Tories plan to extend Right to Buy

Fri 17th April 2015, 9:55 am

In the run up to the election, the Conservative Party's manifesto sets out plans to force local authorities to sell their most expensive properties to fund the extension of Right to Buy to housing associations.

The Conservatives claim that selling these homes would raise up to £4.5 billion annually – funds which will be used to help tenants of housing associations purchase the home in which they live.

Under the legislation, councils would sell vacant properties which are among the 33% most expensive they own.

The Tory mainfesto suggests around 210,000 homes could fall within this category, and that 15,000 expensive homes become vacant every year.

Money raised would also be used for the creation of a 'Brownfield Fund', to further unlock new homes on brownfield sites.

Speaking exclusively to Sitematch, Ealing Council's executive director for regeneration and housing Pat Hayes, said: "Right to Buy discount has always been a policy with perhaps unintended disbenefits, which has conferred substantial benefits from the public purse on a relatively small number of people and not improved housing supply. Over 50% of former Right to Buy properties in Ealing are now owned by private landlords while Right to Buy discount stymies the construction of new publically owned housing.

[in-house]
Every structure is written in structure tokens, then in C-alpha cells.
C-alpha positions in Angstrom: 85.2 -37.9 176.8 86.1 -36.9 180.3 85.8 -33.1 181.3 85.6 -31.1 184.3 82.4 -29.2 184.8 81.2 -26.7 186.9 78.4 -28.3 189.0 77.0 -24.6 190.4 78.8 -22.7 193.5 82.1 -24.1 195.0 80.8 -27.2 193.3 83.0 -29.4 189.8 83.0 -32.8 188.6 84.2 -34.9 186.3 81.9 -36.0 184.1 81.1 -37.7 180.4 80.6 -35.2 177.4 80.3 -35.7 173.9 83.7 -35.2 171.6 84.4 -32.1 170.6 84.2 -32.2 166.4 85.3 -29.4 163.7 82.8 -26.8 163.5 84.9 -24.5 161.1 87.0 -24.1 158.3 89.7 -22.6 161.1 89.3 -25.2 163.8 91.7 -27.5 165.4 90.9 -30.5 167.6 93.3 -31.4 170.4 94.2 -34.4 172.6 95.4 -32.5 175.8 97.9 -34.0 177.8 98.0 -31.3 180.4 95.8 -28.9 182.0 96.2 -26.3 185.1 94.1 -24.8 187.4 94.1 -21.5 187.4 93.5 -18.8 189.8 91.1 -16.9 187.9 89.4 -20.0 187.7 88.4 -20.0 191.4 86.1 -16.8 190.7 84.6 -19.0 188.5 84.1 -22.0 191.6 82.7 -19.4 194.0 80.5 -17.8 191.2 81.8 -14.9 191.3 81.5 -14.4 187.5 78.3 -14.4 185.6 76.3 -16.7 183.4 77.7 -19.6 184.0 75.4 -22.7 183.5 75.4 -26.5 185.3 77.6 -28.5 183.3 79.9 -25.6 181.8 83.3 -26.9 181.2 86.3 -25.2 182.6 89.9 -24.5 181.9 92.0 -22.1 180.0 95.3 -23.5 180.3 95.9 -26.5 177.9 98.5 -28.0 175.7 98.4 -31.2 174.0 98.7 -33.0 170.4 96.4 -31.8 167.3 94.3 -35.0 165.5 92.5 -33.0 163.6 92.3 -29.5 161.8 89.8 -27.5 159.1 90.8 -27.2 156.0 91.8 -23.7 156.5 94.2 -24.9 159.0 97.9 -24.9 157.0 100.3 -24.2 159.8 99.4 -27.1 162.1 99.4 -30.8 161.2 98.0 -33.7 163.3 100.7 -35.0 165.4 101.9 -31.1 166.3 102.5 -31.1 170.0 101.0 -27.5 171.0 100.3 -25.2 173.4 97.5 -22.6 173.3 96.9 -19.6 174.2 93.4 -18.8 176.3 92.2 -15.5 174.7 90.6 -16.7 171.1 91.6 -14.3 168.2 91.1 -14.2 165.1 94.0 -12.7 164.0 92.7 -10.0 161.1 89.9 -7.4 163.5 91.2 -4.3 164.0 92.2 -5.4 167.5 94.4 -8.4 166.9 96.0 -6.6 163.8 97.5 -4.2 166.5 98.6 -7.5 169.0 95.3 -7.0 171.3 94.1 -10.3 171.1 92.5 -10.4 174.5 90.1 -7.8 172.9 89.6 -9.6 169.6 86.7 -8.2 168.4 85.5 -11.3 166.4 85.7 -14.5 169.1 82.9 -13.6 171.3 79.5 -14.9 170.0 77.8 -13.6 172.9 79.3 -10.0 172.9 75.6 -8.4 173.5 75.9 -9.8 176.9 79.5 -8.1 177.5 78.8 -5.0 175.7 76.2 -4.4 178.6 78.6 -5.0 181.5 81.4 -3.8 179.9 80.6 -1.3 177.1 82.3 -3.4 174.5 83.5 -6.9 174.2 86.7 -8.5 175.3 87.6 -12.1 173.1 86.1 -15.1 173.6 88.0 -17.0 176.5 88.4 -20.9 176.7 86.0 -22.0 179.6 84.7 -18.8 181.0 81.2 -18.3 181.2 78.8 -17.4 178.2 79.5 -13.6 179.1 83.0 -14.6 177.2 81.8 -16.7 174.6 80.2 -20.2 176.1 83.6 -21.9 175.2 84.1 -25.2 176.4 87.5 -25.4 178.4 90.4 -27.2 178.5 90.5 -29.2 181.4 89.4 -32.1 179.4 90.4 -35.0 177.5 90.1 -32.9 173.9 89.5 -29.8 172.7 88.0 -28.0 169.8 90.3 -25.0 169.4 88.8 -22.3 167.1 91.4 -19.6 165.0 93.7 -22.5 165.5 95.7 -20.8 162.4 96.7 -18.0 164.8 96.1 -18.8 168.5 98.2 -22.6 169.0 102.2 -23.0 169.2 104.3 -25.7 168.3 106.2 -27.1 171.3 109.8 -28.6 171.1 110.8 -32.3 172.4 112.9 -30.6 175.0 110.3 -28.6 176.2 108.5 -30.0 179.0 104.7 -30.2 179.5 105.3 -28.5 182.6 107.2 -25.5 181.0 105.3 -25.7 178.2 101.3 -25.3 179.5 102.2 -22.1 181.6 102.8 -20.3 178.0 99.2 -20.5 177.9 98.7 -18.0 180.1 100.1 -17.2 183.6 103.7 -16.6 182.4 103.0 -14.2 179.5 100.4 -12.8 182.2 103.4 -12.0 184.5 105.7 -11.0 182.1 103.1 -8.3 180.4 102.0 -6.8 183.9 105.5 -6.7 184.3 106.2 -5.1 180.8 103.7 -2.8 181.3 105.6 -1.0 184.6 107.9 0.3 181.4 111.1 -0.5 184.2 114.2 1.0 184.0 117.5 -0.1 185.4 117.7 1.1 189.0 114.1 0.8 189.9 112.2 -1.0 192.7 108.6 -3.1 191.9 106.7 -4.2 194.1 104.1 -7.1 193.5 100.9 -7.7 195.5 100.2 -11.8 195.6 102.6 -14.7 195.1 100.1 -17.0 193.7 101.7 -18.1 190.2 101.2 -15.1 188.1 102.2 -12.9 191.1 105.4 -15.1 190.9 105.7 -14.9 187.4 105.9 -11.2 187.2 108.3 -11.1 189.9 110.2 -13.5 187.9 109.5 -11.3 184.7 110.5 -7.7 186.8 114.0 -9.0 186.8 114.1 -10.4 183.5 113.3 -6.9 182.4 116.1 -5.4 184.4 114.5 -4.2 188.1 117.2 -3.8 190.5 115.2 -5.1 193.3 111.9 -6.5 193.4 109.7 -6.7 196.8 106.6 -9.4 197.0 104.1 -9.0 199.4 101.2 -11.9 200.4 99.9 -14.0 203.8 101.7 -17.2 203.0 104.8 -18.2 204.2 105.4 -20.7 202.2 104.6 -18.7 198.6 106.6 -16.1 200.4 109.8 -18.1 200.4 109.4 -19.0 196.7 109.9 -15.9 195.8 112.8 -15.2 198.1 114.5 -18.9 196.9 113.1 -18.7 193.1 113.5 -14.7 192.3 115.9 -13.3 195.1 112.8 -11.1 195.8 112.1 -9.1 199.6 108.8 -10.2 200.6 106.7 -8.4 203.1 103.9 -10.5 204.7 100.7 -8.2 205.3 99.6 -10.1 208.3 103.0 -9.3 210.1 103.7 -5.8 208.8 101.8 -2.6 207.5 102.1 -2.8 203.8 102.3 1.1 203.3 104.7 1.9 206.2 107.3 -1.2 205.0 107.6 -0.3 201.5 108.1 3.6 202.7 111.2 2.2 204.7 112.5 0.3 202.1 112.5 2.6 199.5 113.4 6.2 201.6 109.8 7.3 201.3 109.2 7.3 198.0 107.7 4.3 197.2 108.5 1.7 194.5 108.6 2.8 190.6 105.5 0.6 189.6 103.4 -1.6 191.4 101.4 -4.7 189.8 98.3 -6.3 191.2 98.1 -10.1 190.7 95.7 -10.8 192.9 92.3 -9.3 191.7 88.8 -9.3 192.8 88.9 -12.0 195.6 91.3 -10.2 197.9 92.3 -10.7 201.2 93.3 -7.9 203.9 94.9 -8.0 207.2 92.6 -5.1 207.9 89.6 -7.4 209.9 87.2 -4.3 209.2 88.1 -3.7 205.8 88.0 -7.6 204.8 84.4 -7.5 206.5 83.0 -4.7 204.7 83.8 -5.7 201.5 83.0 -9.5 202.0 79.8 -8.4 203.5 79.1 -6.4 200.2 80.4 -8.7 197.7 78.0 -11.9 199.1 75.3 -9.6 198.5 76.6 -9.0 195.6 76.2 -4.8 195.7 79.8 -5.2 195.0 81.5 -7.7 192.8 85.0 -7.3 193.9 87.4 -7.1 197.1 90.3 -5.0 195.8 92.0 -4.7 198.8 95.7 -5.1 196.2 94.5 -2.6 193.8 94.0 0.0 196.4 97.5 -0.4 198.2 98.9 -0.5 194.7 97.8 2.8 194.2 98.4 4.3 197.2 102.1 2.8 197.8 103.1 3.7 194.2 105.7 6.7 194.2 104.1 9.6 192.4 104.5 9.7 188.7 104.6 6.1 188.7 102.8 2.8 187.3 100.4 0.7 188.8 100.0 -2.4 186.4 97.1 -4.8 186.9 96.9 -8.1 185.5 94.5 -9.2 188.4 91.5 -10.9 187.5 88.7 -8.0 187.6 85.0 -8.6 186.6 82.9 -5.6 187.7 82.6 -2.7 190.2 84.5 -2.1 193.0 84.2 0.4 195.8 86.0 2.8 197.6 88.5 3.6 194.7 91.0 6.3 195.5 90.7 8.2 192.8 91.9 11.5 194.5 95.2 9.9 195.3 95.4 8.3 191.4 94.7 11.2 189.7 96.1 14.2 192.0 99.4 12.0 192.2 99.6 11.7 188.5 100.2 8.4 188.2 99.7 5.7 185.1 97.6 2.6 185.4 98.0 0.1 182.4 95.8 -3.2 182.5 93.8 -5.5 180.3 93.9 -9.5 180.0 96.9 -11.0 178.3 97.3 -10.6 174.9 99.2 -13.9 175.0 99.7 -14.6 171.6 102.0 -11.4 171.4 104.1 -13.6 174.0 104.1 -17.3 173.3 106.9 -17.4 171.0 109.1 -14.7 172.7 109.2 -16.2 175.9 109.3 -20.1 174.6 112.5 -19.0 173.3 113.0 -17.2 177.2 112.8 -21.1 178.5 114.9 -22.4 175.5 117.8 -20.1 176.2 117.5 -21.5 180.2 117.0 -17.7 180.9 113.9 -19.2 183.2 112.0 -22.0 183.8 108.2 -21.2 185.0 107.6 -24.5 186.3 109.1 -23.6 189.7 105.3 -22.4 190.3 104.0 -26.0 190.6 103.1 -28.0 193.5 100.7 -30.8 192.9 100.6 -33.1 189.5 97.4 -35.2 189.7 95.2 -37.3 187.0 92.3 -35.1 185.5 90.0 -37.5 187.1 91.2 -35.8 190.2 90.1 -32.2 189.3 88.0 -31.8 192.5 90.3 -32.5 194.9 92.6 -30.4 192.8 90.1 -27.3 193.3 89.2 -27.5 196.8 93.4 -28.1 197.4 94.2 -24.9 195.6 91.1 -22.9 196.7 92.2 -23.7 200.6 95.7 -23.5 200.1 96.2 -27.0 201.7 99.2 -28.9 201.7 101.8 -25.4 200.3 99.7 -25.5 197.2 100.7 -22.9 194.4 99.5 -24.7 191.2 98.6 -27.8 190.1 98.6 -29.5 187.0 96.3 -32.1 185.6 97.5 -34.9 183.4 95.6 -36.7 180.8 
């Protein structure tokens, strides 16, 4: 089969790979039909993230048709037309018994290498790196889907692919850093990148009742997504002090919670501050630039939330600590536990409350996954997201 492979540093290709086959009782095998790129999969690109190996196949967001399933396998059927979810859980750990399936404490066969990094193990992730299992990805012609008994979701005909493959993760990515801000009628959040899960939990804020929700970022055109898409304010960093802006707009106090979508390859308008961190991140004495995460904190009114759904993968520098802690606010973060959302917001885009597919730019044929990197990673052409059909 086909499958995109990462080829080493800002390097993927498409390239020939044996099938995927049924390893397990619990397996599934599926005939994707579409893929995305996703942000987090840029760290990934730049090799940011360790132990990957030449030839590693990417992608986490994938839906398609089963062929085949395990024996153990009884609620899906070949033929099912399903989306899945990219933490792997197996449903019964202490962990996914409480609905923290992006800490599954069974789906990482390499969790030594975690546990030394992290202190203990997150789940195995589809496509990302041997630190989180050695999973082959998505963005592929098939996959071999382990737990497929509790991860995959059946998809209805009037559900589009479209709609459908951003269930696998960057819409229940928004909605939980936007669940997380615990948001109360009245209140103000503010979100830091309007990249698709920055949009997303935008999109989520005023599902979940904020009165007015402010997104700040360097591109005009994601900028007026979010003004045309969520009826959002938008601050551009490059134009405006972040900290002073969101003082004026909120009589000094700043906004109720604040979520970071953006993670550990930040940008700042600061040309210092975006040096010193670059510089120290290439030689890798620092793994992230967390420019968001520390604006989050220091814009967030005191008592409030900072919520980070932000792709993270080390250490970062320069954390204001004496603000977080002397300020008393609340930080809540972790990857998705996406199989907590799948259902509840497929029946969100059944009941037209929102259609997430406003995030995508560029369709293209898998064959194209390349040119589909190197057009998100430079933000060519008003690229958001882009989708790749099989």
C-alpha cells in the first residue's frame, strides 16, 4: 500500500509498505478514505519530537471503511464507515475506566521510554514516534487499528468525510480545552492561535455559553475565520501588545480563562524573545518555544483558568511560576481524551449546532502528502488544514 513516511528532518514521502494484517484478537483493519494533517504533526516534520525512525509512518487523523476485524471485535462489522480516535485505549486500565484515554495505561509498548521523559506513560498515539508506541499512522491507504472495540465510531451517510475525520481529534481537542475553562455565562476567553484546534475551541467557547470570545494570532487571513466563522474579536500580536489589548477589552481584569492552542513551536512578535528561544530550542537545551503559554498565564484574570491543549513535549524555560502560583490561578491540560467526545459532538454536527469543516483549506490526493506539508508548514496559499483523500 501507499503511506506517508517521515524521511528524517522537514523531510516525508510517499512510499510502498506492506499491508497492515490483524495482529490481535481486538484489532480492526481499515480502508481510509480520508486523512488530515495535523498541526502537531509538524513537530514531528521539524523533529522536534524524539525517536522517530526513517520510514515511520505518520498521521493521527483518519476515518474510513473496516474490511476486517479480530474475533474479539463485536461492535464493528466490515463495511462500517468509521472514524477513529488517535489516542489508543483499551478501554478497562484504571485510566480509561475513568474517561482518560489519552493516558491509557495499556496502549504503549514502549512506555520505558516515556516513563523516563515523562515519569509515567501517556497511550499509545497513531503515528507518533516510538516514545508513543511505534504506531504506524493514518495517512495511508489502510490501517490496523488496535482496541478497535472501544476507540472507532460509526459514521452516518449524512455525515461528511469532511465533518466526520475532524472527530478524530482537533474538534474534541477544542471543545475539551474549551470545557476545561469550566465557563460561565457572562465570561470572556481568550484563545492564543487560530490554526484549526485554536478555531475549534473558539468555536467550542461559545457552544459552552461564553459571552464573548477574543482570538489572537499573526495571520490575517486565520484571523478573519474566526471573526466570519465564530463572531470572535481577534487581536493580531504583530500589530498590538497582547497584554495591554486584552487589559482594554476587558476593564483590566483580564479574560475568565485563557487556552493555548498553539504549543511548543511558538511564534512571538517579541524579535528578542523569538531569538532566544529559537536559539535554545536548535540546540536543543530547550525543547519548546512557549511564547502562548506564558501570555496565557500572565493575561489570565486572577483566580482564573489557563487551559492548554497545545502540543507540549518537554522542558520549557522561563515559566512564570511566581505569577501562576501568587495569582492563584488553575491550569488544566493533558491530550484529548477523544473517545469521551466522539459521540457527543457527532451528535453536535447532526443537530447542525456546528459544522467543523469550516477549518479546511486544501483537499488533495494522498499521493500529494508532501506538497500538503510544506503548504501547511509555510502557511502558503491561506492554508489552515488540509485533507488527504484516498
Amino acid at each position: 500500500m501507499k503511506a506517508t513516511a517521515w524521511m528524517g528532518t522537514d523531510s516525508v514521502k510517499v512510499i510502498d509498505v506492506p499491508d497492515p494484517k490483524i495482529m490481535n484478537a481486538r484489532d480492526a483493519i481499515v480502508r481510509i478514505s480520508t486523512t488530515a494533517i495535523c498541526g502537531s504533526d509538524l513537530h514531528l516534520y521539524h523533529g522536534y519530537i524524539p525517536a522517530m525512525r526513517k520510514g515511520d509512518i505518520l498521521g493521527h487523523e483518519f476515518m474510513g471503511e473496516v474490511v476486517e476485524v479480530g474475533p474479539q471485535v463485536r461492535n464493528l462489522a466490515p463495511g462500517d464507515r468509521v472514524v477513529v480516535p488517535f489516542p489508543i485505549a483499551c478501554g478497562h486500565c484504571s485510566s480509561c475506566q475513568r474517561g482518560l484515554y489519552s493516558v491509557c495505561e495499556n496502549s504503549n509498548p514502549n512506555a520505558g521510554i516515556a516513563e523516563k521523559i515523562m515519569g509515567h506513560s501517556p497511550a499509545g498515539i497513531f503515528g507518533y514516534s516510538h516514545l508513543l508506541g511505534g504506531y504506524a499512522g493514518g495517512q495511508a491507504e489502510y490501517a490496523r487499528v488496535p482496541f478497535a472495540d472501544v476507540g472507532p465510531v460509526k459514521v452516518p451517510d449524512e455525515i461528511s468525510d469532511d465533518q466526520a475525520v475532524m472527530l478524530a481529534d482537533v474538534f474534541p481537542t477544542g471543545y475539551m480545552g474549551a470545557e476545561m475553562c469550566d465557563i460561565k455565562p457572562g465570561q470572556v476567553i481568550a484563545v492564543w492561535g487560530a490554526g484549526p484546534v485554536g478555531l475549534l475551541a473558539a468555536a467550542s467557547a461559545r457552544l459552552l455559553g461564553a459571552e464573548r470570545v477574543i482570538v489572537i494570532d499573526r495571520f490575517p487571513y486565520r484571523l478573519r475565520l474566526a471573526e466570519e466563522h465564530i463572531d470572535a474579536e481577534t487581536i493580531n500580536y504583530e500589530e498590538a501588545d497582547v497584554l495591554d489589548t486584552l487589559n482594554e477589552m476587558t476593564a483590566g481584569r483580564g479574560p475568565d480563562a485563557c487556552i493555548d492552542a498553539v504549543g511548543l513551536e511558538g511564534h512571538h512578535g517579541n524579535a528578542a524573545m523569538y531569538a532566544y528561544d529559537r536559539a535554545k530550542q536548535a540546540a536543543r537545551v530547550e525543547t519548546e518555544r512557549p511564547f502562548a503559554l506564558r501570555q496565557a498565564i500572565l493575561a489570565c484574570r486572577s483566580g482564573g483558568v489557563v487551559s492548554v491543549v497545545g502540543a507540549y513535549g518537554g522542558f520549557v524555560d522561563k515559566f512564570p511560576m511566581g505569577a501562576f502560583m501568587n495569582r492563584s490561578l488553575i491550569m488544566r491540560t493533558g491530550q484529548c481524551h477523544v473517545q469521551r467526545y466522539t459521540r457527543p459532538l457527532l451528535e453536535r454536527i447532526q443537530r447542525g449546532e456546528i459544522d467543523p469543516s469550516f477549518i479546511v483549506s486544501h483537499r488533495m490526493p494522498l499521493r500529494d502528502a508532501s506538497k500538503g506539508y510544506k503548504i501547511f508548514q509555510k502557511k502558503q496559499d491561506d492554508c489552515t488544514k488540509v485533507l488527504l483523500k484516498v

"If one wanted to increase home ownership without negative impacts, one would provide discounted mortgage finance to help councils and housing association tenants buy in the private market and would abolish Right to Buy and encourage councils to build homes for rent at a variety of price points, up to full market price as an alternative to purchase."

Pat Hayes will be speaking at a workshop about local authorities setting up housing companies. View more information about the workshop and how to attend.

Back to news index